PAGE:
Yemen: Attack on Hodeidah threatens civilian lives and lifesaving humanitarian aid

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They say a network of minefields in the rebel-held areas has hindered the advance of government forces.

The UAE has said coalition forces plan to keep the port operational but warned that the Houthis could sabotage infrastructure and place land and sea mines as they withdraw.

Four UAE soldiers were killed during the assault on the port city on Wednesday according to the General Command of UAE's armed forces. There was no independent confirmation of the report.

Aid groups warn that the attack on Hodeida, the country's main entry point for food and humanitarian aid, could make a catastrophic situation even worse.

Saudi Ambassador to Yemen Mohammed AlJabir tweeted on Wednesday that the liberation of Hodeidah will allow to Yemen's main port to return to 2014 capacity levels.

"We still have seven ships in the port". Several ships have arrived in recent days, including oil tankers, and there has been no word from the coalition or United Nations to stop work, according to a senior port official, who spoke on condition of anonymity because he was not authorized to talk to the press. "And we have 5 other ships standing by waiting outside to enter", port director Dawood Fadel told AFP. The official said UAE intelligence indicated that Houthis had mined the port.

"We are in an area close to the airport, but not to the sea port".

The action, dubbed by the Saudis as "Operation Golden Victory", involves a relatively large force, using both air and sea bombardment.

He added that the UAE and the Saudi-led coalition went ahead with the campaign despite knowing that global aid agencies fear it could lead to a humanitarian crisis.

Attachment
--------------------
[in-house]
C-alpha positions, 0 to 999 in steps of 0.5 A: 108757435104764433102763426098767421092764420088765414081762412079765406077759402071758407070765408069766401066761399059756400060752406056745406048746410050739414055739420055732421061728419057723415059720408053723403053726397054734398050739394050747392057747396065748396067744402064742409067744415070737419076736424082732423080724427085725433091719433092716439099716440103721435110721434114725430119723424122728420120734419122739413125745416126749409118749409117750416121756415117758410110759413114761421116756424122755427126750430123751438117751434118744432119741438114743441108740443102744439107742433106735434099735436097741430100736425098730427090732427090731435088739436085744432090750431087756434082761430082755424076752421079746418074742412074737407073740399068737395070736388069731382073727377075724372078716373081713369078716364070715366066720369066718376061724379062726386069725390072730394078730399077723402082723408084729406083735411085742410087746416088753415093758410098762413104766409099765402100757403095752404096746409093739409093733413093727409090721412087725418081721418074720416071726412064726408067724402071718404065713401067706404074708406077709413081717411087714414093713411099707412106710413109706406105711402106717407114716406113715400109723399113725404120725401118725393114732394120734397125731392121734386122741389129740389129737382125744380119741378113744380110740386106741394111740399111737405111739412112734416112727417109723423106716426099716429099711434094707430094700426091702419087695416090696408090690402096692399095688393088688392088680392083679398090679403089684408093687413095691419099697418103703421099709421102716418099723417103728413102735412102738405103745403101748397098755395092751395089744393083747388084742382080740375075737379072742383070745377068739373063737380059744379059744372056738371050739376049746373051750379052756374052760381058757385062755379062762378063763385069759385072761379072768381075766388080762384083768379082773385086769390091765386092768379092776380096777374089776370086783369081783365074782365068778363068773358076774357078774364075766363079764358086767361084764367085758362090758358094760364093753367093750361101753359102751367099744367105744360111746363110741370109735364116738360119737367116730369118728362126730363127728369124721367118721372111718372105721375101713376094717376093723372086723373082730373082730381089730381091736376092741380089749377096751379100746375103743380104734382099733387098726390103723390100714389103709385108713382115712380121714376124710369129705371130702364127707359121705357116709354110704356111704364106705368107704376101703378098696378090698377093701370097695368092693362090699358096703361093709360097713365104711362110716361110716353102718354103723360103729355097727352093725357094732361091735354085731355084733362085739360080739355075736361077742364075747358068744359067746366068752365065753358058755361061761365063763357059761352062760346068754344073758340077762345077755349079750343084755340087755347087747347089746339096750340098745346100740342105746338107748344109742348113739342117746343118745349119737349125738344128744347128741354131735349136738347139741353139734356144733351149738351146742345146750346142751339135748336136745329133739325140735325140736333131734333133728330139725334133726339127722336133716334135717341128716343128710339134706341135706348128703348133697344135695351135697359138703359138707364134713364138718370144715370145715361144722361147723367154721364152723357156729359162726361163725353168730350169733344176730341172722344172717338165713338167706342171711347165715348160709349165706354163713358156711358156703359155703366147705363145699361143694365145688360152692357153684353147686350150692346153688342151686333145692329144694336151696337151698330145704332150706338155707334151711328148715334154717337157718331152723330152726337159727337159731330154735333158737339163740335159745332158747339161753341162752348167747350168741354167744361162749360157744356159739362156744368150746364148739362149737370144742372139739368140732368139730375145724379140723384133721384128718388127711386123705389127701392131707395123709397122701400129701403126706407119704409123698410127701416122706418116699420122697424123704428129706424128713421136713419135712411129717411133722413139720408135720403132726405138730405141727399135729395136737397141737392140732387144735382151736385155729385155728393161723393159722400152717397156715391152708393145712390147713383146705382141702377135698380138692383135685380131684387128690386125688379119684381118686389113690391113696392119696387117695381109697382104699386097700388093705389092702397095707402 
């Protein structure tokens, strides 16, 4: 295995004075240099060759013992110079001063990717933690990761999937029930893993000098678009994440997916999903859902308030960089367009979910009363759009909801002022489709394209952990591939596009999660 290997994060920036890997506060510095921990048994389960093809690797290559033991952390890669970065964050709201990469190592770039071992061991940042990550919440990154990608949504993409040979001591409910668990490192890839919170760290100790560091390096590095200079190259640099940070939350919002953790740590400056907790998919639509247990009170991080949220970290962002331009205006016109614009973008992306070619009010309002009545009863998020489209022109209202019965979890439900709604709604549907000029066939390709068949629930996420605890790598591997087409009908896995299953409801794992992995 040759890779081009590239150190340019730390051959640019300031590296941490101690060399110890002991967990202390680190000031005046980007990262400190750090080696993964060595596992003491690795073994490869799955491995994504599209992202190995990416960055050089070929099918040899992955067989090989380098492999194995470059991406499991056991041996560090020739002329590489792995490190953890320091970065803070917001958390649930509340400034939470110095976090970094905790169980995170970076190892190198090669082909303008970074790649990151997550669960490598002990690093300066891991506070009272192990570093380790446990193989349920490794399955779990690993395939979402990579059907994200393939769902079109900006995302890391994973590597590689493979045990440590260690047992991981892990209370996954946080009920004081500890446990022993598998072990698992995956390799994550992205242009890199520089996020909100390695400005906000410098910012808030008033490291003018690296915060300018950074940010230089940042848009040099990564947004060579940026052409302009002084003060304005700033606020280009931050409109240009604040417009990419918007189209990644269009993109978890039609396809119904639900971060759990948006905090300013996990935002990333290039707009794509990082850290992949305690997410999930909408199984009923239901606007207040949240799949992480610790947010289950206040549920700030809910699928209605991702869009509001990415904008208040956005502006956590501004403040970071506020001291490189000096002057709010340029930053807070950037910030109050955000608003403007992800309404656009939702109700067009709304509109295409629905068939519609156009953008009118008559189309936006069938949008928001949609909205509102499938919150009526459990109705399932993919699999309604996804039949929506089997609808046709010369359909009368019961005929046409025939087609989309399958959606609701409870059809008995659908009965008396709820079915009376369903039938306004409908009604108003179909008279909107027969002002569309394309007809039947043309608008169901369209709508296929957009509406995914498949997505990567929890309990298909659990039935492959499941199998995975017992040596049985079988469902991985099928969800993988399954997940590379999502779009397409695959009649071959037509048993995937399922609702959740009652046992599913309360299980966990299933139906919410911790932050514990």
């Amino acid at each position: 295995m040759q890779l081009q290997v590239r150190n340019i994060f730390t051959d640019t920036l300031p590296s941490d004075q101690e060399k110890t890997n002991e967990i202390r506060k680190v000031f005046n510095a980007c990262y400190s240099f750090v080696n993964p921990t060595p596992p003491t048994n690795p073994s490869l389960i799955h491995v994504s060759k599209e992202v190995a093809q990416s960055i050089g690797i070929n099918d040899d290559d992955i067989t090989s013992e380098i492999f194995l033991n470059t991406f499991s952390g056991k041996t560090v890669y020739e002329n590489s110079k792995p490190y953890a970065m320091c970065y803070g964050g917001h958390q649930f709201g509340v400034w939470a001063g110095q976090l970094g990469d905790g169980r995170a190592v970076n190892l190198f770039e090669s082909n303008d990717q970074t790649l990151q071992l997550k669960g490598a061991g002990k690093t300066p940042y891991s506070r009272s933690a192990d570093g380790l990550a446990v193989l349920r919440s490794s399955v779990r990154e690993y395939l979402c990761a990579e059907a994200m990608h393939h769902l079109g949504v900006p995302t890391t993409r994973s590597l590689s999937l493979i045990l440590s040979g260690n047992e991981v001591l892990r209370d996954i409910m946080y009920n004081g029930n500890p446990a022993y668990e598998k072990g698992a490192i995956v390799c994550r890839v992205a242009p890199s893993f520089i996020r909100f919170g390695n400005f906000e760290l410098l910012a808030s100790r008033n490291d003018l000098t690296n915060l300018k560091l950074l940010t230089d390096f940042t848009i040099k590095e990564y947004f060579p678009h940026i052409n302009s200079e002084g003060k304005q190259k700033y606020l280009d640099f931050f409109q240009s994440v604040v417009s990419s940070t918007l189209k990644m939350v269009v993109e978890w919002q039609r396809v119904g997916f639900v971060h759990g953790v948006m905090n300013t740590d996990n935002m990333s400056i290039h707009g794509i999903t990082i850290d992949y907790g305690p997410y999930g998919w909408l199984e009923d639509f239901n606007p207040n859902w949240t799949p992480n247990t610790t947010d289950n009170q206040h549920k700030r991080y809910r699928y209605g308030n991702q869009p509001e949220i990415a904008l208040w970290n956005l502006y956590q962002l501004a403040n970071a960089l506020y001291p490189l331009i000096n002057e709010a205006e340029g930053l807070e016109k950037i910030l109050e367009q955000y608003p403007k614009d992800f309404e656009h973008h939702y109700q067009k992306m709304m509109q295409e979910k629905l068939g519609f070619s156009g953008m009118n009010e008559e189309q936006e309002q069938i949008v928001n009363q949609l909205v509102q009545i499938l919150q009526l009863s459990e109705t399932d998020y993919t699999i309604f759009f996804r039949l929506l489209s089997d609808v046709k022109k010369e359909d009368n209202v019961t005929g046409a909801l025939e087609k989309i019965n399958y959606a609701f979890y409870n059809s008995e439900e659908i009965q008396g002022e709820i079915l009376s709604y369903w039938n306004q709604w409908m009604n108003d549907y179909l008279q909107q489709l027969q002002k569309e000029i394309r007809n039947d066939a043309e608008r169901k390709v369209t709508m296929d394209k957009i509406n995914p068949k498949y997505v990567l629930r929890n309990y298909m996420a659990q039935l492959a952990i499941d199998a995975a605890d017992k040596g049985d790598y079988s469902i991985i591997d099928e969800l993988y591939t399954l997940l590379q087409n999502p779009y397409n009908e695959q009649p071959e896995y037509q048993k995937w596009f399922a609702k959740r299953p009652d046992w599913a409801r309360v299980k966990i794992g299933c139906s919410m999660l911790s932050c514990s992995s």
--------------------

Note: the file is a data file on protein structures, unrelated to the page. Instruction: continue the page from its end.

The Saudi-UAE attack is part of the coalition's continuing military effort, again with American assistance, to topple the Houthi regime and restore the government of President Abd-Rabbu Mansour Hadi, who fled the country almost four years ago.

The plan, announced in the Saudi capital, Riyadh, late Wednesday, includes establishing routes for food, medical supplies and oil shipments to Hodeida from Saudi Arabia's southern city of Jizan and the UAE's capital, Abu Dhabi.

A man carries the body of a child recovered from the site of a Saudi-led air strike in Sanaa, Yemen August 25, 2017.

"Under global humanitarian law, parties to the conflict have to do everything possible to protect civilians and ensure they have access to the assistance they need to survive", said Lise Grande, UN humanitarian co-ordinator for Yemen. Shahari said he feared that the condition of some 300,000 children would worsen with less access to food, water and medicine, describing an already dire situation when he visited Hodeidah three months ago.

The only way to end the crisis in Yemen is the withdrawal of Houthis from all Yemeni cities, in accordance with the UN Security Council Resolution 2216 and their acceptance to negotiate as a Yemeni political party and not as an Iranian-backed militia.

After a two-hour U.N. Security Council meeting, the 15-member body urged "all sides to uphold their obligations under worldwide humanitarian law", said Russian U.N. Ambassador Vassily Nebenzia, president of the council for June.

Forces loyal to Yemen's exiled government and irregular fighters led by Emirati troops had neared Hudaida in recent days.

The request for the Security Council meeting came after the United Nations envoy for Yemen, Martin Griffiths, said he was still holding negotiations on keeping the key port open to aid deliveries.

"These are the last and final hours to get unconditional guarantees that the Houthis will leave the port", UAE Minister of State for Foreign Affairs Anwar Gargash told Reuters, but declined to discuss military operations.

Yemen's Saudi-backed President Abedrabbo Mansour Hadi, who has spent much of the war in exile in Riyadh, on Thursday visited the southern port city of Aden, where the government set up its base after being ousted from Sanaa.

It would be the first time since the foreign armies joined the war in 2015 on behalf of Yemen's exiled government that they have attempted to capture such a well-defended major city.